Gentry, John A. "Intelligence Analyst/Manager Relations at the CIA." Intelligence and National Security 10, no. 4 (Oct. 1995): 133-146.
Gentry relates a negative change in the DI culture -- and in its effectiveness as an analysis production activity -- to the arrival of Robert M. Gates as DDI in 1982. The article is a concise replay of Gentry's book, Lost Promise (1993).
Gentry, John A. "Intelligence Failure Reframed." Political Science Quarterly 123, no. 2 (Summer 2008): 247-270.
http://www.psqonline.org: The author "discusses the nature of U.S. intelligence 'failures.' He argues that excessive expectations for the performance of intelligence agencies mean that many charges of intelligence failure are misplaced and many reform proposals are misdirected. He concludes that policymakers and policy-implementing agencies often cause intelligence-related failures."
Gentry, John A. "Intelligence Learning and Adaptation: Lessons from Counterinsurgency Wars." Intelligence and National Security 25, no. 1 (Feb. 2010): 50-75.
The author reviews "eight counterinsurgency wars/campaigns conducted by four Western states" to suggest that "external factors largely influence the intelligence-related performance of whole governments" and that "the US intelligence reform debate focuses too narrowly and on the wrong factors."
Gentry, John A. "The Intelligence Reform Debate." Defense Intelligence Journal 2, no. 1 (Spring 1993): 65-79.
Gentry supports "appointment of a commission composed of individuals of significant technical, managerial, and ethical stature" to study the issues surrounding intelligence reform; however, the focus of this article is on issues that military intelligence needs to address.
Gentry, John A. [LTC/USAR] "Knowledge-Based 'Warfare': Lessons from Bosnia." American Intelligence Journal 18, no. 1/2 (1998): 73-80.
"We delude ourselves if we think that technology designed to assist commanders and soldiers during the conduct of comparatively simple high-intensity warfare will be of major use in peace operations."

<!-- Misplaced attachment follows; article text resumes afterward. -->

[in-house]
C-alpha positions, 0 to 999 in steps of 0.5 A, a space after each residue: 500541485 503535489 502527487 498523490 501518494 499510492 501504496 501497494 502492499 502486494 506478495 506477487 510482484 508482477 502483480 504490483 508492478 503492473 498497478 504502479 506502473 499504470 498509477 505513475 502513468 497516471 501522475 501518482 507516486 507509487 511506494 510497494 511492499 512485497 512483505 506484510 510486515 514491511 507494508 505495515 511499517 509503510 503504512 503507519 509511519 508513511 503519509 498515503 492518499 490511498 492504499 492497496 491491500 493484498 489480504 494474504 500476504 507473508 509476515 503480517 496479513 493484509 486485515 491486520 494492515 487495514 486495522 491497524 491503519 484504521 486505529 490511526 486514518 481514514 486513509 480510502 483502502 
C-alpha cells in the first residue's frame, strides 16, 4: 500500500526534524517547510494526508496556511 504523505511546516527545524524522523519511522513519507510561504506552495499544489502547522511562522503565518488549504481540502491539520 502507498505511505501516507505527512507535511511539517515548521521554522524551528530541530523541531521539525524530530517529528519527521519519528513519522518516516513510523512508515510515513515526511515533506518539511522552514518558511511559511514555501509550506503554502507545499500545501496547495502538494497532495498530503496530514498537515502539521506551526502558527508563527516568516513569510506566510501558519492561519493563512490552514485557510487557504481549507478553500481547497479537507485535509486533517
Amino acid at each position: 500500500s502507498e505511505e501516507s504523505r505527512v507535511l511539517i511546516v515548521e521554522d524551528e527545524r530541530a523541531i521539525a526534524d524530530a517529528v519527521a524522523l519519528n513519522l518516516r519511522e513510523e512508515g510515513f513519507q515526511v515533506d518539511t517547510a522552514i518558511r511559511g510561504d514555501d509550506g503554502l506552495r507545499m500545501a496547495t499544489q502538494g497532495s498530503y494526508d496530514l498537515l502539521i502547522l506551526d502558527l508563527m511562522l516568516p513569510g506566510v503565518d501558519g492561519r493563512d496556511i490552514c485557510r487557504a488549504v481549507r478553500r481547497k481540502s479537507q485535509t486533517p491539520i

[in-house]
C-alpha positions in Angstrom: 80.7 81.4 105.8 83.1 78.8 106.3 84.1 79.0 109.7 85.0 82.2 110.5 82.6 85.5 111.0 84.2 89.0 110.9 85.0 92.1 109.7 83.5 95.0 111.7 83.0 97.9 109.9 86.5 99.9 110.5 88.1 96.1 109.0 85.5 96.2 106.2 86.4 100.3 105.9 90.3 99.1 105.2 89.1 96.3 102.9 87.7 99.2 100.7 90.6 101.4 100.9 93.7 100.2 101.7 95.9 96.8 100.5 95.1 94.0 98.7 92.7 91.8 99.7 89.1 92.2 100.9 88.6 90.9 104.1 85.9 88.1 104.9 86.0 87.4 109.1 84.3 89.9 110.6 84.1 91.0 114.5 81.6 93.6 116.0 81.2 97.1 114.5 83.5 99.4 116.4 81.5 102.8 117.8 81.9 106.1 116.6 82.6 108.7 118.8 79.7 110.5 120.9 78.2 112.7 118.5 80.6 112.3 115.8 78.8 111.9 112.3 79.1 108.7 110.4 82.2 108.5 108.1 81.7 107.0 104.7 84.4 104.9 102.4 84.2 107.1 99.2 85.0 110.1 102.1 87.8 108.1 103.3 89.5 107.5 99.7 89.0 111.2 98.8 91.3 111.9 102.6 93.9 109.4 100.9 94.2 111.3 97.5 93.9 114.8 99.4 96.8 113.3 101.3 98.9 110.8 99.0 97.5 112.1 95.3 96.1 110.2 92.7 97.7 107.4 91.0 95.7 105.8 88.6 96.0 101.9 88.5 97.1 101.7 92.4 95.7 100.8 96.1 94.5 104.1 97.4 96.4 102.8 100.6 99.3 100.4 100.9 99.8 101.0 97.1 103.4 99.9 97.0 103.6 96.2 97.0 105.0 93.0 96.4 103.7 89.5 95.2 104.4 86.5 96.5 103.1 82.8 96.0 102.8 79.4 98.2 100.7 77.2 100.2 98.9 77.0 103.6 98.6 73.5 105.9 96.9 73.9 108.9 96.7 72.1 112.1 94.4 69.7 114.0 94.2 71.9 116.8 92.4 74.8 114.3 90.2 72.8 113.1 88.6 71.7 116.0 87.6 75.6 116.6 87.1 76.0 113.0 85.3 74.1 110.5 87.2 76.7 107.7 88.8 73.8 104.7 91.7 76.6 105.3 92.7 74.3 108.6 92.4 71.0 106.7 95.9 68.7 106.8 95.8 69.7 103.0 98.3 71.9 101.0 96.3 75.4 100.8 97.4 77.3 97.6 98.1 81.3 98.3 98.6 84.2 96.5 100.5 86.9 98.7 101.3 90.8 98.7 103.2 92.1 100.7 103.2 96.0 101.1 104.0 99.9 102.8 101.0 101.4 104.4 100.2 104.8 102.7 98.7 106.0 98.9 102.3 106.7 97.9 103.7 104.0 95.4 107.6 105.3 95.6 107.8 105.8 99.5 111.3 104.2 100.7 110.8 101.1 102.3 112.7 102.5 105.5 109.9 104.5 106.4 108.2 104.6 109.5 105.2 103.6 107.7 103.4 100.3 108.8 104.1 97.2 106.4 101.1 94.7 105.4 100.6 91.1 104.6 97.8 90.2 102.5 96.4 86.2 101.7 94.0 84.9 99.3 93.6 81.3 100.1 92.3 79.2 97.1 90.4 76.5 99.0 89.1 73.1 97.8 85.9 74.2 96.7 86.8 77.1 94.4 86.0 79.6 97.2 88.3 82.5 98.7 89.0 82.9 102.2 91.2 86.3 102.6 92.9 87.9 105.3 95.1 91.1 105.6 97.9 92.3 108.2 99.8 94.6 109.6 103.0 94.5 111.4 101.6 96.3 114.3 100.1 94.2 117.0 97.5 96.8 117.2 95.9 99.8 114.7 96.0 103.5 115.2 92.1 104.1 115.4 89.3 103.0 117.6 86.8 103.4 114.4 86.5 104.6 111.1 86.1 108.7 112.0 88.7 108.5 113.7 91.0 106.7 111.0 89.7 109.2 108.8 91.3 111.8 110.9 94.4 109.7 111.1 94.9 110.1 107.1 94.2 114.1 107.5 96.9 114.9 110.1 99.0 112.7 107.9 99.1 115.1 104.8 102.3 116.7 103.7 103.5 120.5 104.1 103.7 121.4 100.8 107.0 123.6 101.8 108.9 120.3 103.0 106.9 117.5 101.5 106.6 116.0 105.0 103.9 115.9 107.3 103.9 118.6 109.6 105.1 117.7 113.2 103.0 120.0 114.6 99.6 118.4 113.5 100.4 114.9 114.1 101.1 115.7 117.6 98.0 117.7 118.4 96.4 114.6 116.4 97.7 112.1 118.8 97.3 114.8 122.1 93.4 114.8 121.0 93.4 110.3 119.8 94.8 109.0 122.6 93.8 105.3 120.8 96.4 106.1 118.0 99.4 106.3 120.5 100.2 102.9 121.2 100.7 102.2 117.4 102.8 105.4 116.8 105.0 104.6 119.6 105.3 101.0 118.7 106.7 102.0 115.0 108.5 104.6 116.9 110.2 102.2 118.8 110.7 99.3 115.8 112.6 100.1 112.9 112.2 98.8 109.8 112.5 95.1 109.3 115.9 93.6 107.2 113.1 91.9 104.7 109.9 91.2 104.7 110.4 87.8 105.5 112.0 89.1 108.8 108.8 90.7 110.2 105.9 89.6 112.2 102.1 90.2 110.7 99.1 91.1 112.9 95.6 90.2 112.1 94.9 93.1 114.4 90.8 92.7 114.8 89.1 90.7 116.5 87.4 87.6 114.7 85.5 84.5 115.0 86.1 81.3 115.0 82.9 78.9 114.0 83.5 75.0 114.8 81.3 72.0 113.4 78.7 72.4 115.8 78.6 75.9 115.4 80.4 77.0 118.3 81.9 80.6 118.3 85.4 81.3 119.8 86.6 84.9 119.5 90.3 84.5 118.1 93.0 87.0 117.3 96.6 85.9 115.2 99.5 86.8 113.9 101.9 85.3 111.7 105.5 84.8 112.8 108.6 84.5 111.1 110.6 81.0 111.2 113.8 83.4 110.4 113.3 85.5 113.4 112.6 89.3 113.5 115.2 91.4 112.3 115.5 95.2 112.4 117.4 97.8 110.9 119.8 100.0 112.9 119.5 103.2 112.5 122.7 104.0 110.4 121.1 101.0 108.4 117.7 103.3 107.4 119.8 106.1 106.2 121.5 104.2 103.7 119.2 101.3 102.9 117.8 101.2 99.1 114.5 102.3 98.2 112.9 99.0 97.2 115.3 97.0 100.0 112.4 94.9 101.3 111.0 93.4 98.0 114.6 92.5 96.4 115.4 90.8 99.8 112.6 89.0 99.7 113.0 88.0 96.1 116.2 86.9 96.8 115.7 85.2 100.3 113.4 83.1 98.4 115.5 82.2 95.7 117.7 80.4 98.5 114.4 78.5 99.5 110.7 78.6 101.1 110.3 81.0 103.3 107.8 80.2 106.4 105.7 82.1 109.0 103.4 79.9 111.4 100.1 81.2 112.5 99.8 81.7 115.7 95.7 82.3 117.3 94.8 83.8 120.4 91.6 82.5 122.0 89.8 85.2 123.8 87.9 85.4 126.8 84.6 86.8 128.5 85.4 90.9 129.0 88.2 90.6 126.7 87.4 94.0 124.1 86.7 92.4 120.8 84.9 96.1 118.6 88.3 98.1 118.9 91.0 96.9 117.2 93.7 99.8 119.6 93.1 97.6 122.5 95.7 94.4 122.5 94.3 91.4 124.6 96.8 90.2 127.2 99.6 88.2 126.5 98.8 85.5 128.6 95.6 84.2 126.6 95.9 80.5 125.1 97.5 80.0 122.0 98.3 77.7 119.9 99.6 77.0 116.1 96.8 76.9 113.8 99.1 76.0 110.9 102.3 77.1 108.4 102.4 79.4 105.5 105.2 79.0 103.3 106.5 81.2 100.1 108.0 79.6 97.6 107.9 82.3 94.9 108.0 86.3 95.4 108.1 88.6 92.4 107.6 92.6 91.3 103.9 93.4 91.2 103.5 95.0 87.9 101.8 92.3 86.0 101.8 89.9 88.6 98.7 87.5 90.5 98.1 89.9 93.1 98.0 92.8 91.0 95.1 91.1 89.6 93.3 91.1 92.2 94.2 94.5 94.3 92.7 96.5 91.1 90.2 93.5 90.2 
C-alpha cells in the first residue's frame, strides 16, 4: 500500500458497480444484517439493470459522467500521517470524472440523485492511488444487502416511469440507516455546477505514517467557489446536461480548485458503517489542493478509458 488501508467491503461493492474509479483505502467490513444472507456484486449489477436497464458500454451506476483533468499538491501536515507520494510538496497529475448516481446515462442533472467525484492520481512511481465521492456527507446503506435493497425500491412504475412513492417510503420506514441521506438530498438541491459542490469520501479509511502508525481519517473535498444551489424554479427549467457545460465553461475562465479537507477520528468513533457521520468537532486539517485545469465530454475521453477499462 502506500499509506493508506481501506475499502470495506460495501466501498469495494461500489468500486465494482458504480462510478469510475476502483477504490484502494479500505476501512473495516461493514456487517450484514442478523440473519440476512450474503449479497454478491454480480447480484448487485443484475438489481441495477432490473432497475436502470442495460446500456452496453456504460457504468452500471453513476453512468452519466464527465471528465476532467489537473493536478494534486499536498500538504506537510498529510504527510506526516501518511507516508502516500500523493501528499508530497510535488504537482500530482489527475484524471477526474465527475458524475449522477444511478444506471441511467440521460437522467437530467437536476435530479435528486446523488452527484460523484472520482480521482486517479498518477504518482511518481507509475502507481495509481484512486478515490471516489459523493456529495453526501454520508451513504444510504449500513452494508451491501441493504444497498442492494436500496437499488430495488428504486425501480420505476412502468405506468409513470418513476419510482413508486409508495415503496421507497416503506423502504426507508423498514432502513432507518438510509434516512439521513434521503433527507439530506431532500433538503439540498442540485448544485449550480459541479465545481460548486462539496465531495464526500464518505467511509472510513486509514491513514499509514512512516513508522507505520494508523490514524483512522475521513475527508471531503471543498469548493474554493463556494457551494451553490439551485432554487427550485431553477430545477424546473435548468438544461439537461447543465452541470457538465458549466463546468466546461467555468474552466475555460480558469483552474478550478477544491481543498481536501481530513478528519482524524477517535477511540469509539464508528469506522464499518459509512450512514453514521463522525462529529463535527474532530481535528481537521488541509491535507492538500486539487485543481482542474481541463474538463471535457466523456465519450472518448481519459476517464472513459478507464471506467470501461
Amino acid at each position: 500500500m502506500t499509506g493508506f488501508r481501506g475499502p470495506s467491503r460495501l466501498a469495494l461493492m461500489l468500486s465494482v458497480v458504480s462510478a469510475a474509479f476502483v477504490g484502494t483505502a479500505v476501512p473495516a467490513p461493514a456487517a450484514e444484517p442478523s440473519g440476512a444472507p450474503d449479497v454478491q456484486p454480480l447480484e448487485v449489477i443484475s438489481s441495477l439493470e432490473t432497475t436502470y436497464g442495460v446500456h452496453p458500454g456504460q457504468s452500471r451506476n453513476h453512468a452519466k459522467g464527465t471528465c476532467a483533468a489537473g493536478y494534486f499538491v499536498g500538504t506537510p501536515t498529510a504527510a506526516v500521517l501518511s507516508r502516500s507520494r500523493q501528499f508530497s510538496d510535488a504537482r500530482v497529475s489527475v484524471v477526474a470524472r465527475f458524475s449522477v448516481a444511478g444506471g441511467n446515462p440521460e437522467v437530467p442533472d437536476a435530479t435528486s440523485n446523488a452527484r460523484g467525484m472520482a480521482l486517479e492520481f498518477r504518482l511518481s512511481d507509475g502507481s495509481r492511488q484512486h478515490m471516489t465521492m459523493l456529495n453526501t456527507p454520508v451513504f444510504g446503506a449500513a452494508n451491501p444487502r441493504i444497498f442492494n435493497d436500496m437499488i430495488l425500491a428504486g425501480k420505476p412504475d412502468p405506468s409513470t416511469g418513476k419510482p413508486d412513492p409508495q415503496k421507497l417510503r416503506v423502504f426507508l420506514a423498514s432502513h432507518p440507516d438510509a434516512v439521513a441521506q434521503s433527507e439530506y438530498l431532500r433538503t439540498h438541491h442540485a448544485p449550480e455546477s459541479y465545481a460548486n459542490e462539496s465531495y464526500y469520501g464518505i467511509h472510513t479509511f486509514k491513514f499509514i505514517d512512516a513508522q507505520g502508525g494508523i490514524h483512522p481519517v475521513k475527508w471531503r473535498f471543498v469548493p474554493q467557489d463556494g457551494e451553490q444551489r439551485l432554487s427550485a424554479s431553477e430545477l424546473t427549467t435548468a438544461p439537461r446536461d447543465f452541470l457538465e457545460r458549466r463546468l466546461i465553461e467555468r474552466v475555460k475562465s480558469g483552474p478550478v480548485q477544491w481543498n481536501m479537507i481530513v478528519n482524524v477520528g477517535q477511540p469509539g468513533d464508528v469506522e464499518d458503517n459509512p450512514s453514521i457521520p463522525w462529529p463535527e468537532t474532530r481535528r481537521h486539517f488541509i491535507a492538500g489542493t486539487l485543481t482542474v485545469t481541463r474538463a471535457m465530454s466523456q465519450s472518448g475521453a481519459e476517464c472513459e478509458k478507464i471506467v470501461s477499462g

Gentry, John A. Lost Promise: How CIA Analysis Misserves the Nation; An Intelligence Assessment. Lanham, MD: University Press of America, 1993.
According to Peake, FILS 12.2, the book is a "chorus of woe with an anti-management leitmotif." The author finds fault in three main areas -- "politicizing intelligence, a faulty review process, and incompetent management." This is a "very redundant book in content and style.... [Robert Gates] bears the brunt of his attack.... Differences will occur with Gentry's judgments as to the meaning, severity, and prevalence of the problems.... [His] recommendations for correcting the deficiencies ... read like simplistic statements of the problem." There is "nothing new here and little constructive." The endnotes "are most often descriptive rather than documentary" and the "sources are mostly secondary." This book would better be "termed a personal assessment."
Surveillant 3.1 calls Lost Promise "[s]our grapes -- with a vengeance"; there is "much whining and bitterness here.... Many of the problems the author describes have been discussed before in other forums." McGehee, CIABASE, July 1993 Update Notice, says that "Gentry describes how CIA's intelligence is distorted through pressure, politicized reviews, and personnel selection. His book focuses on the confirmation hearings of Robert Gates where over 24 intelligence analysts volunteered to testify regarding Gates' politicization of intelligence -- which did not halt his confirmation."
For Allen, DIJ 2.1, Lost Promise is a "scathing treatise" that "tediously relies on Sherman Kent's signal work ... as a baseline." Gentry "says that the problems are systemic.... The comprehensive documentation ... lends credibility to his views.... While ... some of the charges appear to be overstated, his observations have some merit and need to be seriously considered." Farson, I&NS 9.4, notes that Gentry "clearly believes that the CIA has lost its way." He argues that the "review process ... had been corrupted and ... led to judgements that were politically opportune rather than independent of bias."
Gentry, John A. "Warning Analysis: Focusing on Perceptions of Vulnerability." International Journal of Intelligence and CounterIntelligence 28, no. 1 (Spring 2015): 64-88.
Gentry, John A., and David E. Spencer. "Colombia's FARC: A Portrait of Insurgent Intelligence." Intelligence and National Security 25, no. 4 (Aug. 2010): 453-478.
"Like FARC as a whole, FARC intelligence is decentralized. Its strength is its focus on tactical military intelligence. Collection on strategic political issues, analysis, and counterintelligence are relatively weak. FARC's intelligence weaknesses limit its prospects for strategic success and its intelligence-related vulnerabilities offer the Colombian government opportunities to exploit."
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